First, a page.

Time and again, it emphasizes that the authorized assassinations are carried out "against a senior operational leader of al-Qaida or its associated forces who poses an imminent threat of violent attack against the United States." Undoubtedly fearing that this document would one day be public, Obama lawyers made certain to incorporate this deceit into the title itself: "Lawfulness of a Lethal Operation Directed Against a US Citizen Who is a Senior Operational Leader of al-Qaida or An Associated Force."
This ensures that huge numbers of citizens - those who spend little time thinking about such things and/or authoritarians who assume all government claims are true - will instinctively justify what is being done here on the ground that we must kill the Terrorists or joining al-Qaida means you should be killed. That's the "reasoning" process that has driven the War on Terror since it commenced: if the US government simply asserts without evidence or trial that someone is a terrorist, then they are assumed to be, and they can then be punished as such - with indefinite imprisonment or death.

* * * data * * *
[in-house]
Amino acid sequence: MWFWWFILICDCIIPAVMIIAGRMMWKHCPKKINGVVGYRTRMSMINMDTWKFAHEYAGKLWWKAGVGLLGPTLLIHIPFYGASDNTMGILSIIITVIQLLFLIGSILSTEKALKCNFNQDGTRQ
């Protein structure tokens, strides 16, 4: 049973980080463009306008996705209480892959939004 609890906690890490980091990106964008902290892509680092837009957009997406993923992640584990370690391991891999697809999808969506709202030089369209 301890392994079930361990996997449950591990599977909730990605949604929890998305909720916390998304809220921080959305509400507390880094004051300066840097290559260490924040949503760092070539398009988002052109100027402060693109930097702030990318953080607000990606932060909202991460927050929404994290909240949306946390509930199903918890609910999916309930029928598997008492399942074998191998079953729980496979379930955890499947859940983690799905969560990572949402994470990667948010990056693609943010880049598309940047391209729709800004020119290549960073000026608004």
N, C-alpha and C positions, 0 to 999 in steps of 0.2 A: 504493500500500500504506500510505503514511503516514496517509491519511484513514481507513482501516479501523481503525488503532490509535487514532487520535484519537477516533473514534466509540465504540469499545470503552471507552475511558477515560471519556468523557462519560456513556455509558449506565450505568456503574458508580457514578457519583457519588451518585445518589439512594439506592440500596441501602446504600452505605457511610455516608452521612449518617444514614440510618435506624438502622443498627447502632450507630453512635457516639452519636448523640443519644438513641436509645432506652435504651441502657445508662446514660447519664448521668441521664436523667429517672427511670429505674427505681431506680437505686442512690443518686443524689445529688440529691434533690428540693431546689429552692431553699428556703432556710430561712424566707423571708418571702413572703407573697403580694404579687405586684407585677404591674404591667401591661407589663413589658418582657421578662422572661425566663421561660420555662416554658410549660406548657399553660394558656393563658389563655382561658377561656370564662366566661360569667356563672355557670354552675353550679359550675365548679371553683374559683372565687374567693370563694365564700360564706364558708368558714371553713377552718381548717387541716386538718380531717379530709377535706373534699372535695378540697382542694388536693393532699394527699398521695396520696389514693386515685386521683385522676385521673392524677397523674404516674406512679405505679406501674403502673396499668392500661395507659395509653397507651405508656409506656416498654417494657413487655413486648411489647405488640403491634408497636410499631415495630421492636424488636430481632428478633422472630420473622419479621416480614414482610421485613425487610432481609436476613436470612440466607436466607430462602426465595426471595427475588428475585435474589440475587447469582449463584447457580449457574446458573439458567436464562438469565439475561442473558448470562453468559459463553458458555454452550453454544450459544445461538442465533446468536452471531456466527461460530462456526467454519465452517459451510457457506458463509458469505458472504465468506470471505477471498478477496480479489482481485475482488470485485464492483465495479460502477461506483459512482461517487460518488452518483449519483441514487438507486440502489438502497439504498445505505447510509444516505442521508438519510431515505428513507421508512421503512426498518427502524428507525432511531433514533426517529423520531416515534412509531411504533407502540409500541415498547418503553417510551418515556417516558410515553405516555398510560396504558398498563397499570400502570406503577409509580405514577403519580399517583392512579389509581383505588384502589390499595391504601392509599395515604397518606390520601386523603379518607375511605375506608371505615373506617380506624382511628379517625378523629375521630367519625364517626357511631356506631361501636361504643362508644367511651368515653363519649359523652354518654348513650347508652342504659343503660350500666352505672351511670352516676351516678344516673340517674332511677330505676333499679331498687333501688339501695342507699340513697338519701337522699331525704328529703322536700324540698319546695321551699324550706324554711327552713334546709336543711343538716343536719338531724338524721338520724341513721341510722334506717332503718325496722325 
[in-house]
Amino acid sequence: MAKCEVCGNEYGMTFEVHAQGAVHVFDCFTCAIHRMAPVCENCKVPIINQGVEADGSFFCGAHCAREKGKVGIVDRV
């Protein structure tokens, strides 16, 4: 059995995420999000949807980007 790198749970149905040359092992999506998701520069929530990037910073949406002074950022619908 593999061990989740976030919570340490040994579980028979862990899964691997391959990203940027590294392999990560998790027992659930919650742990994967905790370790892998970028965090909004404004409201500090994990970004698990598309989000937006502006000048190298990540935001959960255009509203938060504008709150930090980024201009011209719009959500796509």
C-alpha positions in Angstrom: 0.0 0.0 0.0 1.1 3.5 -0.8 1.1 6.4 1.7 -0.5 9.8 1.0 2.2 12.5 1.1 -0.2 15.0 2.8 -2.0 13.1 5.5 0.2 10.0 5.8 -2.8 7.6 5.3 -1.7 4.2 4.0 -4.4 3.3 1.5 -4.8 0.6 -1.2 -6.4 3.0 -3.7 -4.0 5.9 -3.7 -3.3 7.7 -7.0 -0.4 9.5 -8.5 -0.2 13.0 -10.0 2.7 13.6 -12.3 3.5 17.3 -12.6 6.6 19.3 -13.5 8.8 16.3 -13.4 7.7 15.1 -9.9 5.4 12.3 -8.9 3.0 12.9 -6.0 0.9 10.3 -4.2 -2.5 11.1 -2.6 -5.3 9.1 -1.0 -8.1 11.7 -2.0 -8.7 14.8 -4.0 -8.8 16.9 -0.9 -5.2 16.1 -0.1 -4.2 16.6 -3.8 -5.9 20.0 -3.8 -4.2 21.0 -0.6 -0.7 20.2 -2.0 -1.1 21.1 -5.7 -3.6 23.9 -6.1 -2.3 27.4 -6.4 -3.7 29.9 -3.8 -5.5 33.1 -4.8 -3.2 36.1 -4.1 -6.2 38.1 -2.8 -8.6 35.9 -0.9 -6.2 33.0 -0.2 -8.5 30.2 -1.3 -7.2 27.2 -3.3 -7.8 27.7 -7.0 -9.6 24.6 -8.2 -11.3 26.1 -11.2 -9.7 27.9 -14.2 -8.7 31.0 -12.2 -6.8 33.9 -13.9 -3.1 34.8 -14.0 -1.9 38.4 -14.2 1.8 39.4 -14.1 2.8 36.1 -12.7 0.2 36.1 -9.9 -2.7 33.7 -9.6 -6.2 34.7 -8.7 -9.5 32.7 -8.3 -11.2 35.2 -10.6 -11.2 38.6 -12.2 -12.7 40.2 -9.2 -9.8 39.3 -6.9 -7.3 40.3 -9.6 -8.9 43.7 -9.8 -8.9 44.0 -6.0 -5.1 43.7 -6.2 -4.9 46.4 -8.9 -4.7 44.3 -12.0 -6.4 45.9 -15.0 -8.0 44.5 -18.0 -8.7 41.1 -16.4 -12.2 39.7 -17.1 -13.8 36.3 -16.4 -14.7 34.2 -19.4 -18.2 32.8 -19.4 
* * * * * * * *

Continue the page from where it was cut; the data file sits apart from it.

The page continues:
But of course, when this memo refers to "a Senior Operational Leader of al-Qaida", what it actually means is this: someone whom the President - in total secrecy and with no due process - has accused of being that. Indeed, the memo itself makes this clear, as it baldly states that presidential assassinations are justified when "an informed, high-level official of the US government has determined that the targeted individual poses an imminent threat of violent attack against the US".
This is the crucial point: the memo isn't justifying the due-process-free execution of senior al-Qaida leaders who pose an imminent threat to the US. It is justifying the due-process-free execution of people secretly accused by the president and his underlings, with no due process, of being that. The distinction between (a) government accusations and (b) proof of guilt is central to every free society, by definition, yet this memo - and those who defend Obama's assassination power - willfully ignore it.
Those who justify all of this by arguing that Obama can and should kill al-Qaida leaders who are trying to kill Americans are engaged in supreme question-begging. Without any due process, transparency or oversight, there is no way to know who is a "senior al-Qaida leader" and who is posing an "imminent threat" to Americans. All that can be known is who Obama, in total secrecy, accuses of this.

9. RIP
Ronald Dworkin.

10. Pitchers and Catchers Report

It begins.

That's all for this time.  I'll be back next time.  If there is a next time...

Your pal,